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“Healthy” Pumps Due to I/O

Remote-I/O-System Facilitates Condition Monitoring of Pumps for Desalination of Sea Water

| Editor: Dr. Jörg Kempf

New pump systems pump the drinking water through a 24 km pipeline into the drinking water network. (Picture: Wago)
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New pump systems pump the drinking water through a 24 km pipeline into the drinking water network. (Picture: Wago)

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At the beginning of the year, a large desalination plant was put into operation on Australia’s Gold Coast. It delivers 125 million liters of drinking water each day, which in this dry region corresponds to 20% of drinking water requirements. For this project, Nijhuis Pompen BV of Winterswijk — part of the Norit Group — delivered and installed 42 pumps. At the customer‘s request, some pumps use condition monitoring, where the vibrations are measured using sensors and measurement modules on the Wago-I/O-System.

Precisely on the day on which André Betting visited the seawater desalination plant, the Gold Coast Desalination Plant in Tugun, Southeastern Queensland in Australia, it was raining cats and dogs. André Betting is a project manager at Norit Nijhuis who was on-site for some final work on the pump systems. It is almost a little depressing after people have worked for nearly two years on this 1.2 billion dollar project when shortly before start-up, fresh water (rain) simply falls from the sky. The necessity of such a plant is nevertheless controversial: it should bring to an end the threatened shortage of drinking water in a region whose economy is growing steadily. For years, this region has struggled with ever-drier conditions, and the population is growing by 55,000 people per year, which puts constant pressure on the water supply.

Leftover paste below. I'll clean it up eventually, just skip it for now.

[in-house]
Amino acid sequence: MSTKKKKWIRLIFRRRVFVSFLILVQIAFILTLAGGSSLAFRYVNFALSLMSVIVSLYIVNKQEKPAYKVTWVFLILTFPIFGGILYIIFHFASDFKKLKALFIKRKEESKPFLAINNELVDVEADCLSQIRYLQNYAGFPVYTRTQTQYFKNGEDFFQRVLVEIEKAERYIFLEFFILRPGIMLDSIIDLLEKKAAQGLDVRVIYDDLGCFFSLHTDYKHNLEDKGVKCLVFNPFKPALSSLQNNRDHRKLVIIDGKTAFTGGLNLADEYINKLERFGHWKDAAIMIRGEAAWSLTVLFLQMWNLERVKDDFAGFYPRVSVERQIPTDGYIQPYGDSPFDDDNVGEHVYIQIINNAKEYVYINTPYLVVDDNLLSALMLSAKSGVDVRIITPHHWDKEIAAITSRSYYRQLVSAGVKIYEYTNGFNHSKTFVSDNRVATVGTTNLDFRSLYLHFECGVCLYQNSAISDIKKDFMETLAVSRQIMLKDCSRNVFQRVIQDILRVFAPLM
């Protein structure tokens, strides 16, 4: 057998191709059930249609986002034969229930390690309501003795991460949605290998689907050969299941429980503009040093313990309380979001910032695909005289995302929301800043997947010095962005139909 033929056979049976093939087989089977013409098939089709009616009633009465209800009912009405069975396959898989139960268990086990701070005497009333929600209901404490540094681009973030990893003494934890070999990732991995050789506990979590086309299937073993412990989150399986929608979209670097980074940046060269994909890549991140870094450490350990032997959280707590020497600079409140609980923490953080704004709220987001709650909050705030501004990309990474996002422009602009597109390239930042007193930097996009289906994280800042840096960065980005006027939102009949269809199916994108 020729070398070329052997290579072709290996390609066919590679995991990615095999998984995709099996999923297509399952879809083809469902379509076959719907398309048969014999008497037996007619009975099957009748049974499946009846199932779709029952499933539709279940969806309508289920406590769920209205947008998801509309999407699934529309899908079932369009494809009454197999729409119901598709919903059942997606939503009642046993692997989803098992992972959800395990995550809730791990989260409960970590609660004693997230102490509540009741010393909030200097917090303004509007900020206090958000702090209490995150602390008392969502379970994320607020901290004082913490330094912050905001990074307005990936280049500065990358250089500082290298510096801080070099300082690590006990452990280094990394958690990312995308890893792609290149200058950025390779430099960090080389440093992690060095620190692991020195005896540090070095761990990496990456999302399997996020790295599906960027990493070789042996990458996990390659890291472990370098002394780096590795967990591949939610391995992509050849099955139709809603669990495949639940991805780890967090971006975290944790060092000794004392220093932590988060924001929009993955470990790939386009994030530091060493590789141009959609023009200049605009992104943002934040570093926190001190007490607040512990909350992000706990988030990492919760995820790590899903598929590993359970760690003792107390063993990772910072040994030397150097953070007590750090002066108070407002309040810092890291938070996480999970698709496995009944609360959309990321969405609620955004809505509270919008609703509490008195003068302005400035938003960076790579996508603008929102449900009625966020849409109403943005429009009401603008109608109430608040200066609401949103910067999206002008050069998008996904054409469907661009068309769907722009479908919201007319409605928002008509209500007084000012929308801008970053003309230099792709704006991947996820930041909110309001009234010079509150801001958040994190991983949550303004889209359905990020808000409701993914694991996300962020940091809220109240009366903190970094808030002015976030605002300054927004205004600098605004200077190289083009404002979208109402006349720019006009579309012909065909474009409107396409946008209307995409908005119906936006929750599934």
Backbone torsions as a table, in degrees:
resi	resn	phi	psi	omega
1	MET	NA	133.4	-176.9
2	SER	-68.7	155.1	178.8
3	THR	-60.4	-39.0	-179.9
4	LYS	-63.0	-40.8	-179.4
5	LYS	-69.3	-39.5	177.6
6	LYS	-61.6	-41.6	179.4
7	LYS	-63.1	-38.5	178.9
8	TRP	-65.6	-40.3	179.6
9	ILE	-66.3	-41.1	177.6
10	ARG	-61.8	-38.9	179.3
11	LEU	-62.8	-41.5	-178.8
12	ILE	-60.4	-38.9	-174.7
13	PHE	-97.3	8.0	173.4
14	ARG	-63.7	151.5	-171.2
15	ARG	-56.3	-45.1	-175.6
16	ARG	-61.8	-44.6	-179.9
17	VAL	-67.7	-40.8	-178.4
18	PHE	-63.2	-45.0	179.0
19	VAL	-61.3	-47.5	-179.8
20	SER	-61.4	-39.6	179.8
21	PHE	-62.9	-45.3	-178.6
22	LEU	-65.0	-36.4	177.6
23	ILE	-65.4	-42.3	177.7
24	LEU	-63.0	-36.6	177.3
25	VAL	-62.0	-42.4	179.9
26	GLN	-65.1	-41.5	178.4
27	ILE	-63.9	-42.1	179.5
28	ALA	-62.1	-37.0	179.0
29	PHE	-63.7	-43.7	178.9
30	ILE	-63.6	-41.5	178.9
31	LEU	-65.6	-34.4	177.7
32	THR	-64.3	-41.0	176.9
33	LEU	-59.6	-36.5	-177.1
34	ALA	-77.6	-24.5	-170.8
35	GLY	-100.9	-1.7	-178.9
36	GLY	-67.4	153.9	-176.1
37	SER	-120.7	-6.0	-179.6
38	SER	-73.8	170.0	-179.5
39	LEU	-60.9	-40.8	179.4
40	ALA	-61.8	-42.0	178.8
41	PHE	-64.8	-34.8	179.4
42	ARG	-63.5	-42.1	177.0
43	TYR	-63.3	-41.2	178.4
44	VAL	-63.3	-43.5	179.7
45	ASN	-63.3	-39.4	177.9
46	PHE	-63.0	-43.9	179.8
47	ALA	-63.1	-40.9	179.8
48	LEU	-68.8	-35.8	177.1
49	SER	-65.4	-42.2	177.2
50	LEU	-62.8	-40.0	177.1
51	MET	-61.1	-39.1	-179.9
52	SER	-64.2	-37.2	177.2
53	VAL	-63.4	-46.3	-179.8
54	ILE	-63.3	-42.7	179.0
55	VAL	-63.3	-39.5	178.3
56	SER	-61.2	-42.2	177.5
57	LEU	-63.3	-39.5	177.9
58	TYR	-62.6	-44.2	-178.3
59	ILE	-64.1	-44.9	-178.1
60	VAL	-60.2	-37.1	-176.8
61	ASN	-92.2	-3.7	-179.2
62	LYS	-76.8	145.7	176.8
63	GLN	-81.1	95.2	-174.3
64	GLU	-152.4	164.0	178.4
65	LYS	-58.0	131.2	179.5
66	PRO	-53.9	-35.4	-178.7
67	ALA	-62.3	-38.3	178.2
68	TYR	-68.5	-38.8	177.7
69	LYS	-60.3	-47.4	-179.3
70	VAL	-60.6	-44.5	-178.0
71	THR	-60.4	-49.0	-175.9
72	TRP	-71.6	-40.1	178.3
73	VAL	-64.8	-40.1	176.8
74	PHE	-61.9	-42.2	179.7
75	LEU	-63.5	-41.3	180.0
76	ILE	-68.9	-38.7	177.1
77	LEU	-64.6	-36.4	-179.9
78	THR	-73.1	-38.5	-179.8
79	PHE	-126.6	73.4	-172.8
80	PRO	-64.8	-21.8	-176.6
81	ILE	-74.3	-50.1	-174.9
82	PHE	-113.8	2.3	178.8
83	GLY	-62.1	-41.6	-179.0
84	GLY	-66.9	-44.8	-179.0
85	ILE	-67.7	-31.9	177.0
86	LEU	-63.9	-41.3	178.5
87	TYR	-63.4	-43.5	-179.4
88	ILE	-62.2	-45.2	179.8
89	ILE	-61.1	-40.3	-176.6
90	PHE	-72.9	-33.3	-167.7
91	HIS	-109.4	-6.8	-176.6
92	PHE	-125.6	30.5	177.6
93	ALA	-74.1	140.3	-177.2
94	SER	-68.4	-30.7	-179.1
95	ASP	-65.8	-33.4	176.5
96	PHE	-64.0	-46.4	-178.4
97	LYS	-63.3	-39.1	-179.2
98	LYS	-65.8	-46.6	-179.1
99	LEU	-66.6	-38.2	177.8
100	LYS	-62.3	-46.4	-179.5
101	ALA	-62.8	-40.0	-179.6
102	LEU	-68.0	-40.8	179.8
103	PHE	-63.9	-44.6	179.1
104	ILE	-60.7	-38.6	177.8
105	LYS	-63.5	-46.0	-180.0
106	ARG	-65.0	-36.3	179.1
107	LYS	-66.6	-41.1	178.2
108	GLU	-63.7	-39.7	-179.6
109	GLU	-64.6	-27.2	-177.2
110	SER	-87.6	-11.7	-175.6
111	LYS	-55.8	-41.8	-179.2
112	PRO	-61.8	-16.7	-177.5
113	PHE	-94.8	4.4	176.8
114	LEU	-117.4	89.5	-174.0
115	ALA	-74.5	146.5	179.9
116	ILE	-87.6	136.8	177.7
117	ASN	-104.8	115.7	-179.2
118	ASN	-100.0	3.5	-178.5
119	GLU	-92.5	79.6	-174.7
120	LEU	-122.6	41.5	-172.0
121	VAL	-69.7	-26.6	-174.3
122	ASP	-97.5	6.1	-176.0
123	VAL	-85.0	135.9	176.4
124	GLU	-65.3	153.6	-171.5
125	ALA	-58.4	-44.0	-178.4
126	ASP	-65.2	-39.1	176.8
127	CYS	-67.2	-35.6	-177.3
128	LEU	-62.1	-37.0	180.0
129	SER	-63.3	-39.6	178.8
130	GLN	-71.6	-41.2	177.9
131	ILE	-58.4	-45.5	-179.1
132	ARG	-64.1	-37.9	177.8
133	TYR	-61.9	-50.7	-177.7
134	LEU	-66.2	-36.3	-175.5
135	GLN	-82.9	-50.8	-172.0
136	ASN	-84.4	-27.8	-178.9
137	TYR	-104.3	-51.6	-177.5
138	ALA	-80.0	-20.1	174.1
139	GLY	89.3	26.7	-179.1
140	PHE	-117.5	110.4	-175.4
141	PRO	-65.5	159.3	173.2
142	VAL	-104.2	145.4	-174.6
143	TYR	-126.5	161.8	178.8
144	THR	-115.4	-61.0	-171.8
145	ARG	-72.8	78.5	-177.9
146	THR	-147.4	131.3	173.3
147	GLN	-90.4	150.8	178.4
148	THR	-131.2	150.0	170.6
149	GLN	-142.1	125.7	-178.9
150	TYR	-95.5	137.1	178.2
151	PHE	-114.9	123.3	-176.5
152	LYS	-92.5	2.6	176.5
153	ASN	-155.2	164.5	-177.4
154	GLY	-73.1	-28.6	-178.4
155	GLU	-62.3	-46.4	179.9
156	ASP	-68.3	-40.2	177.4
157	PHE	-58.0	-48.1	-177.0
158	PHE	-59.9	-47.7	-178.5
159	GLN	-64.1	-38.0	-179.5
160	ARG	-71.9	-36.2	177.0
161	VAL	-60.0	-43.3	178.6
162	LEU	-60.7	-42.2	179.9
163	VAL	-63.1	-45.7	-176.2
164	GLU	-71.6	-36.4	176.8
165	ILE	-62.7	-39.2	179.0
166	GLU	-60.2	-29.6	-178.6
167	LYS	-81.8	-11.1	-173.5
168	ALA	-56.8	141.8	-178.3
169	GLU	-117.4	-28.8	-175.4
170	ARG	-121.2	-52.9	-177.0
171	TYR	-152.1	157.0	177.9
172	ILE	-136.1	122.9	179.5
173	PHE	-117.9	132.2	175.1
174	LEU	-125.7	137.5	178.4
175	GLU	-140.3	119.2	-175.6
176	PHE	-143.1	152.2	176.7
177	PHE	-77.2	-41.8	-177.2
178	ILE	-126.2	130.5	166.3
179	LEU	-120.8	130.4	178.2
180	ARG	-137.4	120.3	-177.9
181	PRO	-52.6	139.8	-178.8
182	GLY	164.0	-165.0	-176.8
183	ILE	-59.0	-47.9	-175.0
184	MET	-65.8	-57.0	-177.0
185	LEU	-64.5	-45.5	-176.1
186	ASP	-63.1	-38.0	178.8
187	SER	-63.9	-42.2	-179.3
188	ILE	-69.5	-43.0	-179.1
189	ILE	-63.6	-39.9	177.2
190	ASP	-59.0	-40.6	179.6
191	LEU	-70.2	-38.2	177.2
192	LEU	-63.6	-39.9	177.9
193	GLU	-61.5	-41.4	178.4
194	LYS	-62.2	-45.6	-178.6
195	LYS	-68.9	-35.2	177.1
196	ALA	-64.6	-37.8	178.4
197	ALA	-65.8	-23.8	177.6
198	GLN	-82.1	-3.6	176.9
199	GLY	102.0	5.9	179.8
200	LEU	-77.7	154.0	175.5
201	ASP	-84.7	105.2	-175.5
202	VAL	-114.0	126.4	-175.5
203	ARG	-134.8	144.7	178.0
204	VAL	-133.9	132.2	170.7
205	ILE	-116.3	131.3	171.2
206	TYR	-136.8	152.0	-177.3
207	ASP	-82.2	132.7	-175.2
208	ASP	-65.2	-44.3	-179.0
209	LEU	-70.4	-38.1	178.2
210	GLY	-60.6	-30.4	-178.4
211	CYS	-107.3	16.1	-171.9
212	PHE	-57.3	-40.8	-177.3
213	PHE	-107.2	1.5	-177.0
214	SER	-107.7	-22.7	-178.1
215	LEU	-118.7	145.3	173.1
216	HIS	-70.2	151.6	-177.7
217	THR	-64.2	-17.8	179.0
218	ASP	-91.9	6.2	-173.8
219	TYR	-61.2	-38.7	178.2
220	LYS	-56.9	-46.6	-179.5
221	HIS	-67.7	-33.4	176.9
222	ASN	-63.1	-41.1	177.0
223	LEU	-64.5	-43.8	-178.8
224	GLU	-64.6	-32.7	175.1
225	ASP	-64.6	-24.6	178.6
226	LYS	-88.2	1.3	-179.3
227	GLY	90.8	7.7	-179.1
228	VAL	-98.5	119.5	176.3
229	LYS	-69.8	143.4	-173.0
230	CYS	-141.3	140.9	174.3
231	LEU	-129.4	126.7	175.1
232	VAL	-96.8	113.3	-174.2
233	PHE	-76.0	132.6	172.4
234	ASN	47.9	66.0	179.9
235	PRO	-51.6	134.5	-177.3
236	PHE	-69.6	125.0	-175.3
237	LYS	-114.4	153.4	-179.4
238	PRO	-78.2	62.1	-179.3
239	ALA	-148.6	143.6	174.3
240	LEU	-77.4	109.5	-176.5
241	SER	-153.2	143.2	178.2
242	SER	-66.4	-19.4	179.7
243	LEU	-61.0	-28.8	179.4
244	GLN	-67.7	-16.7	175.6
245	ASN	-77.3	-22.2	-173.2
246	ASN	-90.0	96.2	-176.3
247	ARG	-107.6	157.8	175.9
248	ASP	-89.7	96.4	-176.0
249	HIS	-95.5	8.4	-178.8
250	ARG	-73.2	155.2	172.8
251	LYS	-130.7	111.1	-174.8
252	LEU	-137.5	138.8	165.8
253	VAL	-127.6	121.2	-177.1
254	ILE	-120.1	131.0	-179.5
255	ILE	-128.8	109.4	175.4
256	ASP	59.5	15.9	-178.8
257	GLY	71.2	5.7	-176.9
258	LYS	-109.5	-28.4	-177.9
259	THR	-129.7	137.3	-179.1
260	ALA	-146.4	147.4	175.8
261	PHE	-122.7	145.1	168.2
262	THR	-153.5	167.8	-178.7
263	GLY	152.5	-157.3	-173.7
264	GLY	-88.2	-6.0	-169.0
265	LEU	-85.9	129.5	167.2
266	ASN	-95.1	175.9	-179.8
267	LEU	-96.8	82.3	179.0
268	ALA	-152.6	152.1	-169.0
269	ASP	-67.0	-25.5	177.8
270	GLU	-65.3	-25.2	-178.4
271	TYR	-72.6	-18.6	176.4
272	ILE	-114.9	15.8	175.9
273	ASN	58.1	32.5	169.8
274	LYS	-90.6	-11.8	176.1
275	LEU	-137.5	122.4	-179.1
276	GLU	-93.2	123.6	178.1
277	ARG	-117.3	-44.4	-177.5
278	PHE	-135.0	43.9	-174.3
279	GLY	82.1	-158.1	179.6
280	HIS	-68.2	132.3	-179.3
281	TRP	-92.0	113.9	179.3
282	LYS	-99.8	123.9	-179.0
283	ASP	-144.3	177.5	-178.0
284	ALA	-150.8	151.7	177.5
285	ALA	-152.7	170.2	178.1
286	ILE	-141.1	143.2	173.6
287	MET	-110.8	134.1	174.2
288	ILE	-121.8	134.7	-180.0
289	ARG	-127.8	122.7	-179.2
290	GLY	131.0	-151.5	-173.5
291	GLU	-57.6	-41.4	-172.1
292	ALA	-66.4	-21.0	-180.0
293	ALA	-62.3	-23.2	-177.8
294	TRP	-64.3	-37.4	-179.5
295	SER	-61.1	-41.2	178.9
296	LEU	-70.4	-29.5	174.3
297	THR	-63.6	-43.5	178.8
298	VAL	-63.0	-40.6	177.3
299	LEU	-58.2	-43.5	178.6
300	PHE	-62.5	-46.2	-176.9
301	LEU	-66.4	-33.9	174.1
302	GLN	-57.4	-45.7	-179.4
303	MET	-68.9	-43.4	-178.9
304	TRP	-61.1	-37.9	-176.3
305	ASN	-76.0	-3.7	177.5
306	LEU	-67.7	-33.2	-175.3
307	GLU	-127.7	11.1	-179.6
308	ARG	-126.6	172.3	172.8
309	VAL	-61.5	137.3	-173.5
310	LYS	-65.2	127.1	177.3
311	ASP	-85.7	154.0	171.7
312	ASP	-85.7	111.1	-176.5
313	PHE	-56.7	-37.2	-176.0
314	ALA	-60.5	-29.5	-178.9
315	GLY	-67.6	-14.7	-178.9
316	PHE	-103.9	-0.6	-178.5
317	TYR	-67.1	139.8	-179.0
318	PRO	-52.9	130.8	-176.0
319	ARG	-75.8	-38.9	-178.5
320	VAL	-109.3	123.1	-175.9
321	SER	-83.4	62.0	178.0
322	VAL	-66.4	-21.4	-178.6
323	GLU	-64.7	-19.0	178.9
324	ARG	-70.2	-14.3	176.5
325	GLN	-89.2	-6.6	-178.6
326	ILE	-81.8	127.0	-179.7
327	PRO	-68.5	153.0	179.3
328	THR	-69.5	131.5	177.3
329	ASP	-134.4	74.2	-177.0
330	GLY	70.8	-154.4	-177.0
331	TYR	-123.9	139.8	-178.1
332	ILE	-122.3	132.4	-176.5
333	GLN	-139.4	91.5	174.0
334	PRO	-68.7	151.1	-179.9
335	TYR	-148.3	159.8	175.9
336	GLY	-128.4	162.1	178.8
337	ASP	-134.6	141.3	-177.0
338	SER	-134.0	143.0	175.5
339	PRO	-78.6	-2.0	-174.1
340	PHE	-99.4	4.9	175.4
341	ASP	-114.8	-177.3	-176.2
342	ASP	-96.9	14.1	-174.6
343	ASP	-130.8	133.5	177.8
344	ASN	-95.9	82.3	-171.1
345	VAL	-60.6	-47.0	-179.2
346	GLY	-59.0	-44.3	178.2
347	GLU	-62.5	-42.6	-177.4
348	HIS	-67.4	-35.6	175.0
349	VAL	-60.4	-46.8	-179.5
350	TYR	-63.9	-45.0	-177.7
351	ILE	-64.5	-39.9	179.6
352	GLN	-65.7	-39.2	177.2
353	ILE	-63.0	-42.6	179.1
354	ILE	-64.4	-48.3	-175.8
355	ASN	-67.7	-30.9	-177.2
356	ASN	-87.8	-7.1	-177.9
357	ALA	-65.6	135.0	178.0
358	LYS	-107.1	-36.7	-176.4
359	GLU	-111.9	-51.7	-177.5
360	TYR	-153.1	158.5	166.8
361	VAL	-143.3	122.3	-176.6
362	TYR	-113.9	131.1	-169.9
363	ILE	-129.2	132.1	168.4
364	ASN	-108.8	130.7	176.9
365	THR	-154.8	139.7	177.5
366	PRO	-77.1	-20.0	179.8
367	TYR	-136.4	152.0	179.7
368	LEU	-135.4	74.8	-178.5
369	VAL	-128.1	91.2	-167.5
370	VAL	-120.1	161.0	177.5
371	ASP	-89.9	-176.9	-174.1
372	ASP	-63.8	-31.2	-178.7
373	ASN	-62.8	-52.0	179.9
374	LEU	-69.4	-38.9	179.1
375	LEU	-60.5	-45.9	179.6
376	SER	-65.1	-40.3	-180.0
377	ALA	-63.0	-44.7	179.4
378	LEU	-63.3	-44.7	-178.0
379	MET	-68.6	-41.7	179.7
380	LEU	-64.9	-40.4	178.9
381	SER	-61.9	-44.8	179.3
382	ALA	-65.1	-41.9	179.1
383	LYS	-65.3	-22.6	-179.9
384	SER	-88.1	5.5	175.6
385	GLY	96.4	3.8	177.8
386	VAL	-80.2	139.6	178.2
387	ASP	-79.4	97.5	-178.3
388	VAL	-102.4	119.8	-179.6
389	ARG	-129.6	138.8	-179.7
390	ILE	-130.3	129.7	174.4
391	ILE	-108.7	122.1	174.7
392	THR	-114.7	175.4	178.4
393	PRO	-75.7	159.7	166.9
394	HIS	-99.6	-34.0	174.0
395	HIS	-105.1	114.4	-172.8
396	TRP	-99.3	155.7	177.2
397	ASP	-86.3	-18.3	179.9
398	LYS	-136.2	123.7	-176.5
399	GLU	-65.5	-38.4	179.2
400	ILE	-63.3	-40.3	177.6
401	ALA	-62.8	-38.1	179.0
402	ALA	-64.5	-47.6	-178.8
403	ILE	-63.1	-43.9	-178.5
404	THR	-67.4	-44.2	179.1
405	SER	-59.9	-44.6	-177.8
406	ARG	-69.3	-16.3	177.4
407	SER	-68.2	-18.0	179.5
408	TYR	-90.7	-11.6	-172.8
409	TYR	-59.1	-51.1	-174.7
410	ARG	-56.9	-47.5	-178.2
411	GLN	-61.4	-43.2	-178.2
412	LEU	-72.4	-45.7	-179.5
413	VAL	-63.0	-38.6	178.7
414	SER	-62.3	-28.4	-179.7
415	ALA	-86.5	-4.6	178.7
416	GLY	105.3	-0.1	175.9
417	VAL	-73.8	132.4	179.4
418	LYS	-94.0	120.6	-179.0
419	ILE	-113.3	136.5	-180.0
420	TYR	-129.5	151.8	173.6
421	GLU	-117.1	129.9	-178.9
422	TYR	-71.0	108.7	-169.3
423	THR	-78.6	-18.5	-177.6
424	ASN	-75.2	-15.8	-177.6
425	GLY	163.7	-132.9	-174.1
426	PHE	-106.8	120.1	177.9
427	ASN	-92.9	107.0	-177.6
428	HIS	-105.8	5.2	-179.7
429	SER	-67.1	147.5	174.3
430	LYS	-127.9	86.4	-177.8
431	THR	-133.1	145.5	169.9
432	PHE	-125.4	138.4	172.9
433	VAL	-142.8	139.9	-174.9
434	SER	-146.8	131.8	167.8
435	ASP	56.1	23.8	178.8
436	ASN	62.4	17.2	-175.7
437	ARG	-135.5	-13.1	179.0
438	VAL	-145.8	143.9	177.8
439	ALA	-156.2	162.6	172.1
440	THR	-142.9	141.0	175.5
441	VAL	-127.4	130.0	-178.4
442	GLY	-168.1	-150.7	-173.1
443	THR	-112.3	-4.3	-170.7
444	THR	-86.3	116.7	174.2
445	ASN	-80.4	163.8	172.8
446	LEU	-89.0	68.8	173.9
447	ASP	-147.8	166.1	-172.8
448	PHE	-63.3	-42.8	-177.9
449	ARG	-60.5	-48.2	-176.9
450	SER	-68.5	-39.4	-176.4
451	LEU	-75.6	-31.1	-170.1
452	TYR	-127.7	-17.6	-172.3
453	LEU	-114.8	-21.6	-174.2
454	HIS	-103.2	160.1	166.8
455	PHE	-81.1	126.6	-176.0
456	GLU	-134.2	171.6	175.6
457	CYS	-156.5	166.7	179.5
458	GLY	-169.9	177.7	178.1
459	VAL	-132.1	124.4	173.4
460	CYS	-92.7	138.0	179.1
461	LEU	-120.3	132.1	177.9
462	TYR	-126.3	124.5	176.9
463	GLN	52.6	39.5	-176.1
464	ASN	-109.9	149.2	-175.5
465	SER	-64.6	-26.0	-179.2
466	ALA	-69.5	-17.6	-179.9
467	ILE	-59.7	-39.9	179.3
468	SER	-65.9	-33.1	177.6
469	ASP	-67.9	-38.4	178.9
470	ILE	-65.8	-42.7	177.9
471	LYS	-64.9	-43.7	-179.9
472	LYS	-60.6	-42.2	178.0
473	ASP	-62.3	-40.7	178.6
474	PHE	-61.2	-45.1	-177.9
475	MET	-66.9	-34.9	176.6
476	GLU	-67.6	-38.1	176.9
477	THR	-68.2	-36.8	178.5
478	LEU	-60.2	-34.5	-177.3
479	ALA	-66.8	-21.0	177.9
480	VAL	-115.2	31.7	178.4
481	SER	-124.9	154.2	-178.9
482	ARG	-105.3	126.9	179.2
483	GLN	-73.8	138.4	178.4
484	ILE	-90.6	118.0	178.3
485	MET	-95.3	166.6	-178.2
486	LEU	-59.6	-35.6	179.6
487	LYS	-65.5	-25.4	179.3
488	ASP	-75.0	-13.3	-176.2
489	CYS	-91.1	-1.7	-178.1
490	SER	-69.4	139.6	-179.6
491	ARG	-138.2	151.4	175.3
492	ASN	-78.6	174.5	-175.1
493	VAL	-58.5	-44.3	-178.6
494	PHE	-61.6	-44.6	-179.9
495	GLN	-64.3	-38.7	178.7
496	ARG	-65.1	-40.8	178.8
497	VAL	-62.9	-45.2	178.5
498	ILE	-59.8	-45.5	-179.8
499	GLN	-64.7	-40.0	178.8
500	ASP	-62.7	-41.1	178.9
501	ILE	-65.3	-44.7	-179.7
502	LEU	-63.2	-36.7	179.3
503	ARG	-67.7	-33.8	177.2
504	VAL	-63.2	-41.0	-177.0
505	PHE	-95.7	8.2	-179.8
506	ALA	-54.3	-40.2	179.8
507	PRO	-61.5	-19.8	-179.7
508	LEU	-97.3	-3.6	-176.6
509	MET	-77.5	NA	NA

Drinking water from the sea

To make drinking water from sea water, a 2.2 km tunnel with a diameter of 3.7 m had to be drilled in the bedrock in Tugun in order to draw sea water from the coast approximately 1.4 km away. At the height of the desalination plant, a 70 m deep shaft was dug that opens into this tunnel. The other side of the tunnel ends in the sea approximately 40 m under the subsiding sea floor. Here too a shaft was dug, from which sea water is drawn at low speed via an intake approximately 20 m under sea level in order to protect the sea flora and fauna. The law of “communicating pipes“ (Blaise Pascal) ­ensures that the sea water climbs passively until approximately 20 m below the ground level of the system. The remaining level difference is pumped up with four vertical turbine pumps. Each of these pumps has a capacity of 5,000 m³ per hour — with a hydrostatic head of 23 m. In a pre-treatment phase, organic material is removed from the water. Subsequently, the water is subjected to additional treatments in order to correct the acidity and chlorination, and it is then pressed at high pressure through several membrane filters (reverse osmosis). The reverse osmosis procedure performs the actual desalination: the water molecules pass through the membrane, while the salts and other particles are left behind. This process is very effective and filters out 95 to 99% of the salt. In a post-treatment step, the water is brought up to drinking water quality and stored in huge containers. From there, it travels through two newly-built pump ­systems and a 24 km pipeline into the drinking water network. The volute casing pumps used for this have a capacity of up to 2,400 m³ per hour, with a hydraulic head of up to 135 m. Various pump models from Norit Nijhuis are used in the whole project.

Additional Information
 
Condition Monitoring: Using vibration measurement against the risk of damage

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